Lord Advocate (1725–1737)
Robert Dundas, Lord Arniston the Elder 4 June 174826 August 1753 Solicitor General for Scotland (1717–1720);
Lord Advocate (1720–1725);
MP for Midlothian (1722–1737);
Senator of the College of Justice (1737–1753)
Robert Craigie, Lord Glendoick 22 January 175410 March 1760

MP for Tain Burghs (1742–1747);
Lord Advocate (1742–1746)

Robert Dundas, Lord Arniston the Younger 30 April 176013 December 1787 Solicitor General for Scotland (1742–1746);
Dean of the Faculty of Advocates (1746–1760)
Lord Advocate (1754–1760);
MP for Midlothian (1754–1760)
Thomas Miller, Lord Glenlee 22 December 178727 September 1789 MP for Dumfries Burghs (1761–1766);
Solicitor General for Scotland (1759–1760);
Lord Advocate (1760–1766);
Lord Justice Clerk (1766–1787)
Ilay Campbell, Lord Succoth 26 October 178931 August 1808 Solicitor General for Scotland (1783–1784);
MP for Clyde Burghs (1784–1790);
Lord Advocate (1784–1789)
Robert Blair, Lord Avontoun 31 August 180820 May 1811 Solicitor General for Scotland (1789–1806);
Dean of the Faculty of Advocates (1801–1808)
Charles Hope, Lord Granton 10 October 181120 July 1841 Lord Advocate (1801–1804);
MP for Dumfries Burghs (1802);
MP for Edinburgh (1803–1805);
Lord Justice Clerk (1804–1811)
David Boyle, Lord Boyle 7 October 18415 May 1852 MP for Ayrshire (1807–1811);
Solicitor General for Scotland (1807–1811);
Lord Justice Clerk (1811–1841)
Duncan McNeill, Lord Colonsay 14 May 185225 February 1867 MP for Argyllshire (1843–1851);
Solicitor General for Scotland (1834–1835 & 1841–1842);
Lord Advocate (1842–1846)
John Inglis, Lord Glencorse 25 February 186720 August 1891 MP for Stamford (1858); Solicitor General for Scotland (1852);
Lord Advocate (1852 & 1858);
Lord Justice Clerk (1858–1867)
James Robertson, Lord Robertson 21 September 189121 November 1899 MP for Buteshire (1885–1891);
Solicitor General for Scotland (1885–1886 & 1886–1888);
Lord Advocate (1888–1891); Lord of Appeal in Ordinary (1899–1909)
John Balfour, 1st Baron Kinross 21 November 189922 January 1905 MP for Clackmannan and Kinross (1880–1899);
Solicitor General for Scotland (1880–1881);
Lord Advocate (1881–1885, 1886 & 1892–1895)
Andrew Murray, 1st Baron Dunedin 4 February 190514 October 1913 MP for Buteshire (1891–1905);
Solicitor General for Scotland (1905–1909);
Lord Advocate (1909–1913);
Secretary for Scotland (1903–1905);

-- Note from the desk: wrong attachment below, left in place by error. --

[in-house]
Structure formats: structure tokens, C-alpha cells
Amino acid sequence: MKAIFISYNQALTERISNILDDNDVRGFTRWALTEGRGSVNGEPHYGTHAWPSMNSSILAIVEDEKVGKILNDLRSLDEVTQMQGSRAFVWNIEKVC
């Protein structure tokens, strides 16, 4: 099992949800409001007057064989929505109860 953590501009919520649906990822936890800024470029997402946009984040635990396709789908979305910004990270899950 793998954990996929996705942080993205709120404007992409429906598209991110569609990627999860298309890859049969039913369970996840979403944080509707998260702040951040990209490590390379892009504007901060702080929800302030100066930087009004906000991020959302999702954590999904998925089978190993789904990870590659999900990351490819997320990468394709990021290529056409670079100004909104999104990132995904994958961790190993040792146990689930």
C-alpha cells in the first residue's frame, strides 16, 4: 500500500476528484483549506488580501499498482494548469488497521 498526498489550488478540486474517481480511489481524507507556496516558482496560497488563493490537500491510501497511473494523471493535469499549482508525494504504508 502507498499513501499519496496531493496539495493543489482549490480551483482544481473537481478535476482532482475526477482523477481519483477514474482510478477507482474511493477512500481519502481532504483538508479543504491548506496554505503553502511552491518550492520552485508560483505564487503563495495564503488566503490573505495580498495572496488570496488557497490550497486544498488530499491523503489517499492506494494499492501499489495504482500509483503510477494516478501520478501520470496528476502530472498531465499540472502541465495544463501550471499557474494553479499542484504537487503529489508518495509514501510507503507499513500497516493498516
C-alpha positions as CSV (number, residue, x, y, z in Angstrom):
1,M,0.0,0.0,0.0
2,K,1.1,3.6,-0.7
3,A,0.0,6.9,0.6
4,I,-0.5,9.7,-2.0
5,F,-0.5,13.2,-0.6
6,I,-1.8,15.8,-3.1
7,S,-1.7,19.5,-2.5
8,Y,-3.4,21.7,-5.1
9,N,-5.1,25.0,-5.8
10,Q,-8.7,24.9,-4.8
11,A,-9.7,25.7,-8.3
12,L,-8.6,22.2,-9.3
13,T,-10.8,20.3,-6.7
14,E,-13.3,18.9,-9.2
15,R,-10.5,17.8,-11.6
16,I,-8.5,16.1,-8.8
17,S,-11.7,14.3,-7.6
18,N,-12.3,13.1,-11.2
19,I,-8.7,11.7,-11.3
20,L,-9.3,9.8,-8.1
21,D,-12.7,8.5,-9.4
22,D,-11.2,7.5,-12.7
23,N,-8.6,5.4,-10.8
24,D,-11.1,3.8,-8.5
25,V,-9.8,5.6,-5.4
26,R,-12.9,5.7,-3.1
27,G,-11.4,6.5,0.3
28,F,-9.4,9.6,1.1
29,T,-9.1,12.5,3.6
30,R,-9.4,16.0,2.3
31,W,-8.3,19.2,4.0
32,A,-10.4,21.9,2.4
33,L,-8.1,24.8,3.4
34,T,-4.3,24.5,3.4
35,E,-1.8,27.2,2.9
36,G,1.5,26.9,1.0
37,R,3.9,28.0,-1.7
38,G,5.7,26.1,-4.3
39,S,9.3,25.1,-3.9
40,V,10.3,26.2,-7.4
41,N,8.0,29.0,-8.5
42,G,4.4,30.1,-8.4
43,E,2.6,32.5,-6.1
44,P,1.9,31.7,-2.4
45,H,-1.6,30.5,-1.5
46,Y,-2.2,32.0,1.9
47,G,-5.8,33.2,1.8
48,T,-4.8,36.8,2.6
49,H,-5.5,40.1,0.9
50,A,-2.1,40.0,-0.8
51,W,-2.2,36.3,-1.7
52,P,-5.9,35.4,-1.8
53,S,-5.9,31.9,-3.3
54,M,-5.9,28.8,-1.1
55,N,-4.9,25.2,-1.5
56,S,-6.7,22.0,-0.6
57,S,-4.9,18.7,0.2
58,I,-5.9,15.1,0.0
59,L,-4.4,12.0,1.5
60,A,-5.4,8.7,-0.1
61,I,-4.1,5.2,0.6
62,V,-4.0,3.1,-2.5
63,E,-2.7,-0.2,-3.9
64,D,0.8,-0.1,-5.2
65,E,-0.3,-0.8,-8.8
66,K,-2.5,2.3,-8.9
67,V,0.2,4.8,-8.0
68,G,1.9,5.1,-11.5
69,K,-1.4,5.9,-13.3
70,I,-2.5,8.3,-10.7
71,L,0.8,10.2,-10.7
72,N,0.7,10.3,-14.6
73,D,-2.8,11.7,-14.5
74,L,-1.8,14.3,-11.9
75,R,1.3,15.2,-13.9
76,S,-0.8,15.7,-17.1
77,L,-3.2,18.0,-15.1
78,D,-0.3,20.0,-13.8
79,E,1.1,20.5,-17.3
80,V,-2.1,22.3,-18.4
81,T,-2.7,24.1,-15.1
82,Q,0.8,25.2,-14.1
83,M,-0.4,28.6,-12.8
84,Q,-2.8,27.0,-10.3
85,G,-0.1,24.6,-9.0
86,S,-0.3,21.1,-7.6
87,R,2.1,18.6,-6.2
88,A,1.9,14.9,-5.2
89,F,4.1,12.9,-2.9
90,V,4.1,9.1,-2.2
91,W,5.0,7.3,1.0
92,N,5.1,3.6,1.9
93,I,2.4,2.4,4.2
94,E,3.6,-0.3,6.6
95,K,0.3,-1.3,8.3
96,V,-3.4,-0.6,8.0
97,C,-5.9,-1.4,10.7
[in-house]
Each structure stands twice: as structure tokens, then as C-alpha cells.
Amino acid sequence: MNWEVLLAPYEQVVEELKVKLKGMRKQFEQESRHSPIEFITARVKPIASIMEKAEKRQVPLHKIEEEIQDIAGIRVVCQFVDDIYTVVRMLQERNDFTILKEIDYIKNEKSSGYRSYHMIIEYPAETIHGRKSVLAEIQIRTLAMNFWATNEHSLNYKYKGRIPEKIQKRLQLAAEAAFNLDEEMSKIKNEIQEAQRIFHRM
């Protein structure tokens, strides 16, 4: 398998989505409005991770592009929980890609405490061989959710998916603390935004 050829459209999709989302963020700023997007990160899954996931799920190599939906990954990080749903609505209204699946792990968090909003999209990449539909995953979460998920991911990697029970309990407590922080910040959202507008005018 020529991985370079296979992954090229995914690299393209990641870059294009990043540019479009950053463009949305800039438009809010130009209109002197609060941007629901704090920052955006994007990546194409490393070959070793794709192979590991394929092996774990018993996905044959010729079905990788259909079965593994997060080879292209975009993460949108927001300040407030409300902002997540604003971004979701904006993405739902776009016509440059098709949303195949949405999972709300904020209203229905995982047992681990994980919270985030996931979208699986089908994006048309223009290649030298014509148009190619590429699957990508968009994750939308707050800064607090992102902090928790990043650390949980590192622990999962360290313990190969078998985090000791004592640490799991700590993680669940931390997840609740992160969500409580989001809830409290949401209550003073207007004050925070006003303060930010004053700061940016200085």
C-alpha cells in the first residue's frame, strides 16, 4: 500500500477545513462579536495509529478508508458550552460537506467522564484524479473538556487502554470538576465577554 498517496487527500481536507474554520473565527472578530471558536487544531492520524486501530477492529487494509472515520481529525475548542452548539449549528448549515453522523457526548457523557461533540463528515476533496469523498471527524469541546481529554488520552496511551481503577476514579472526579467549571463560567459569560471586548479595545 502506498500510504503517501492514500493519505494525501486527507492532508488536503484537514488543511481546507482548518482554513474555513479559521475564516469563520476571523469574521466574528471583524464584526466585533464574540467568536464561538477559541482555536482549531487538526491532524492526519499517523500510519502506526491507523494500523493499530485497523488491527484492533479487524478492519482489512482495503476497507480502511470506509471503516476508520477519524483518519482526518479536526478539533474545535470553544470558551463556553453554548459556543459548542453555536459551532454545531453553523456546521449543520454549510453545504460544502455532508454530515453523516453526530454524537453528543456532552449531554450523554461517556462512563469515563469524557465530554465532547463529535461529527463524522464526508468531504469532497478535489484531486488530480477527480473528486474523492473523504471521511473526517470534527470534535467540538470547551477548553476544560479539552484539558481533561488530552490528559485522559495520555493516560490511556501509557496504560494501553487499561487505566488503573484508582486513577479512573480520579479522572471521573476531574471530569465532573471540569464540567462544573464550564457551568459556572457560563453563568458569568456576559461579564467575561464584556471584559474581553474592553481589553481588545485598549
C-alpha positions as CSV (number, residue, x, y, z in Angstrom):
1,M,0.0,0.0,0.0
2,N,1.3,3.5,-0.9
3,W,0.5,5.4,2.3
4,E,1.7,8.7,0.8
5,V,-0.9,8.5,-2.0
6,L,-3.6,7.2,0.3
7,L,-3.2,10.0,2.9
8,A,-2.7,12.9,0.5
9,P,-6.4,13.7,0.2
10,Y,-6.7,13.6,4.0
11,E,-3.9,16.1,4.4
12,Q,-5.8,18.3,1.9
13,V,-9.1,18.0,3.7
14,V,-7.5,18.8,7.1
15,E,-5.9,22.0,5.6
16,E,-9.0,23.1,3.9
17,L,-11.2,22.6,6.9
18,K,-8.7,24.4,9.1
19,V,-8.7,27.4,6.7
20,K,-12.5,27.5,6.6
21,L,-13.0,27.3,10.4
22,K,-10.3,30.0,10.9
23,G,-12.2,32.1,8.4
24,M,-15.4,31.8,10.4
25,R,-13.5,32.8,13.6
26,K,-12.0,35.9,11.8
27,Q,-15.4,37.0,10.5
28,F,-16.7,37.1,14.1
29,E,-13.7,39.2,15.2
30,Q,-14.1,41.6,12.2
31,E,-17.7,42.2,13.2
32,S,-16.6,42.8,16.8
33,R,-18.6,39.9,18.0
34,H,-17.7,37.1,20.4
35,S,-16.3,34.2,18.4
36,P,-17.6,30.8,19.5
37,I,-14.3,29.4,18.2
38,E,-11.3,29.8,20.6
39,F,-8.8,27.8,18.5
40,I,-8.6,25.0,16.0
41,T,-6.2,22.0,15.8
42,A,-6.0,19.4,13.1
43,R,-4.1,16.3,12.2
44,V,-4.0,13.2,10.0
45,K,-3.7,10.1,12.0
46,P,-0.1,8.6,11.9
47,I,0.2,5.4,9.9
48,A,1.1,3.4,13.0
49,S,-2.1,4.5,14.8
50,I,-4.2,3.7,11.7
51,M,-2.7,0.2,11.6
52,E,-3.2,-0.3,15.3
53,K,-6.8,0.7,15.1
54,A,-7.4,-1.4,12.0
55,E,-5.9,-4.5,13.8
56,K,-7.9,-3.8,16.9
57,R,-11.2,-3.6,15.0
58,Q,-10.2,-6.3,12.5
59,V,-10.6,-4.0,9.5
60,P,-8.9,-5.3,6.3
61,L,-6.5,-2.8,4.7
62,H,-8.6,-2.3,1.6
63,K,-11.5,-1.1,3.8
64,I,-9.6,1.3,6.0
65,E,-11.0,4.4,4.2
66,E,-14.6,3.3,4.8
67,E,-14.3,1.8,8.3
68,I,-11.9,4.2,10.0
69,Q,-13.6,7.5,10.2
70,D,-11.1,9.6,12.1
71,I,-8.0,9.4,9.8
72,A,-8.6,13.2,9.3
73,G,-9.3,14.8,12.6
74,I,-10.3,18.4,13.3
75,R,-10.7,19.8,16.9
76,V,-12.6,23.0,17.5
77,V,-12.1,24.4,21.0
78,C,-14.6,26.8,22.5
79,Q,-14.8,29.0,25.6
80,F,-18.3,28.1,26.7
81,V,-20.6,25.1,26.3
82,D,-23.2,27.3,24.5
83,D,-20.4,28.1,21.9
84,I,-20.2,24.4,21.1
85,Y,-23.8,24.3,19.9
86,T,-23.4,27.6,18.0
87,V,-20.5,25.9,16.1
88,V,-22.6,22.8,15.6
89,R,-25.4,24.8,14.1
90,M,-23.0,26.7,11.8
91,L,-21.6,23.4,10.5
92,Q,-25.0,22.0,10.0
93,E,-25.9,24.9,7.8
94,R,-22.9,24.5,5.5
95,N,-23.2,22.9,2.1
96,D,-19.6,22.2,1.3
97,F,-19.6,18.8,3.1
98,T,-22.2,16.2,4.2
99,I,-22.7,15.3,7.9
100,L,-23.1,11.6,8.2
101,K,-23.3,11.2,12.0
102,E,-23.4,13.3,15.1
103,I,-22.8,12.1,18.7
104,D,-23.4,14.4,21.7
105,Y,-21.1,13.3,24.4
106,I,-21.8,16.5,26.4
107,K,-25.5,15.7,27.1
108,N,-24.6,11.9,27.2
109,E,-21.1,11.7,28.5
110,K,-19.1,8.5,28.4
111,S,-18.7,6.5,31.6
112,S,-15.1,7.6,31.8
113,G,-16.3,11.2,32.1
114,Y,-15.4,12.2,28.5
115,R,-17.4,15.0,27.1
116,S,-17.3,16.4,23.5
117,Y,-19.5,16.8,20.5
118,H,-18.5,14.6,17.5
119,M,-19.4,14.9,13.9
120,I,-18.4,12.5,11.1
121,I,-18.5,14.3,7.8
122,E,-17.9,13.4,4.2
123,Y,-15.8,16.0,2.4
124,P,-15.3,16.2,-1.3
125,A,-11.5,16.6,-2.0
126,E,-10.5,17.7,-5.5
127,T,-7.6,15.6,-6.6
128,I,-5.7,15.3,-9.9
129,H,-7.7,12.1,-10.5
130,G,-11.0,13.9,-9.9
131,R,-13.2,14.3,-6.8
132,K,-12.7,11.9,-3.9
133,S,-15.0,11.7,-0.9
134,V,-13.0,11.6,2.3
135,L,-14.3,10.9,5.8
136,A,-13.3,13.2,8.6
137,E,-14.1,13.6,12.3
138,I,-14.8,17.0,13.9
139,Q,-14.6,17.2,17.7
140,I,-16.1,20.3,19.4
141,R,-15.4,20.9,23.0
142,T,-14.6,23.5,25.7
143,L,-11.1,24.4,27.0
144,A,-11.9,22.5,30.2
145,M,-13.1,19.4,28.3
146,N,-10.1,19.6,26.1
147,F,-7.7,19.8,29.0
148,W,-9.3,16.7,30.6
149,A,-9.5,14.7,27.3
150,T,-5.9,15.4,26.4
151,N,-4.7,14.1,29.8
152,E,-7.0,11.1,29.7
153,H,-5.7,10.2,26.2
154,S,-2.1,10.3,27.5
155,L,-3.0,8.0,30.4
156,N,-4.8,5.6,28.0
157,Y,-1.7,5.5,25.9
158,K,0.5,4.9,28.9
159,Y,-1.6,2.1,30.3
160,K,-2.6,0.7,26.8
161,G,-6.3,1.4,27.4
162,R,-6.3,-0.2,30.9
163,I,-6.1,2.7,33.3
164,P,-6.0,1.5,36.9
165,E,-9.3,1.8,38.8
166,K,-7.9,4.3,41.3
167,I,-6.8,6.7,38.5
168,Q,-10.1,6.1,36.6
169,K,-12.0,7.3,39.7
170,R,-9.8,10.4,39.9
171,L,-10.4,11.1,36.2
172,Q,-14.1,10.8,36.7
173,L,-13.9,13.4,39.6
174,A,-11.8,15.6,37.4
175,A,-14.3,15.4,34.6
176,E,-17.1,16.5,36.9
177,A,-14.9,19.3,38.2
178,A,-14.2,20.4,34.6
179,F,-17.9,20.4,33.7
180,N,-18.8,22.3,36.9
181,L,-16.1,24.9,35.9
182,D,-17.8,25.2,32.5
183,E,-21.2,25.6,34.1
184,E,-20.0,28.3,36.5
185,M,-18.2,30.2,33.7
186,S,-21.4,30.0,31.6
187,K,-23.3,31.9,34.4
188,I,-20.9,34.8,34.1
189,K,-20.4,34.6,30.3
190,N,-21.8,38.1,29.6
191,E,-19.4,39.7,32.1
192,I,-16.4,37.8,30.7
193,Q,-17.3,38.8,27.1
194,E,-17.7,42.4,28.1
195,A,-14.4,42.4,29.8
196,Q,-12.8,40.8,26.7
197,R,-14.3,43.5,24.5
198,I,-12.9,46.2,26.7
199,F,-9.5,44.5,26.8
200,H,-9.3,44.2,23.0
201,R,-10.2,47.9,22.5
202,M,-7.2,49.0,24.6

Lord of Appeal in Ordinary (1913–1932)
Alexander Ure, 1st Baron Strathclyde 14 October 19131 April 1920 MP for Linlithgowshire (1895–1913);
Solicitor General for Scotland (1891–1892 & 1895–1896);
Lord Advocate (1896–1903)
James Avon Clyde, Lord Clyde 1 April 19201 April 1935 Solicitor General for Scotland (1905);
MP for Edinburgh West (1909–1918)
and Edinburgh North (1918–1920); Lord Advocate (1916–1920)
Wilfred Normand, Lord Normand 1 April 19356 January 1947 MP for Edinburgh West (1931–1935);
Solicitor General for Scotland (1929 & 1931–1933);
Lord Advocate (1933–1935); Lord of Appeal in Ordinary (1947–1953)
Thomas Cooper, Lord Cooper [15] 6 January 194723 December 1954 MP for Edinburgh West (1935–1941);
Solicitor General for Scotland (1935);
Lord Advocate (1935–1941);
Senator of the College of Justice (1941–1954);
Lord Justice Clerk (1947–1954)
James Latham Clyde, Lord Clyde [16] 23 December 195425 April 1972 MP for Edinburgh North (1950–1954); Lord Advocate (1951–1954);
Senator of the College of Justice (1954–1972)
George Emslie, Baron Emslie [17] 25 April 197227 September 1989Dean of the Faculty of Advocates (1965–1970);
Senator of the College of Justice (1970–1989)
David Hope, Baron Hope of Craighead 27 September 19891 October 1996Dean of the Faculty of Advocates (1986–1989);
Senator of the College of Justice (1989–1996);
Lord of Appeal in Ordinary (1996–2009);
Second Senior Law Lord (2009);
Deputy President of the Supreme Court (2009–2013)
Alan Rodger, Baron Rodger of Earlsferry 1 October 199613 November 2001 Solicitor General for Scotland (1989–1992);
Lord Advocate (1992–1995);
Senator of the College of Justice (1995–2001);
Lord of Appeal in Ordinary (2001–2009);
Justice of the Supreme Court (2009–2011)
William Cullen, Baron Cullen of Whitekirk 13 November 20012 December 2005Chairman of the Medical Appeals Tribunals (1977–1986);
Senator of the College of Justice (1986–2005);
Lord Justice Clerk (1997–2001)
Arthur Hamilton, Lord Hamilton 2 December 20058 June 2012Chairman of the Medical Appeals Tribunals (1988–1992);
President of the Pensions Appeal Tribunal in Scotland (1992–1995);
Senator of the College of Justice (1995–2012)
Brian Gill, Lord Gill 8 June 201231 May 2015 Senator of the College of Justice (1994–2015);
Lord Justice Clerk (2001–2012)
Colin Sutherland, Lord Carloway 18 December 2015present Senator of the College of Justice (2000–present);
Lord Justice Clerk (2012–2015)

See also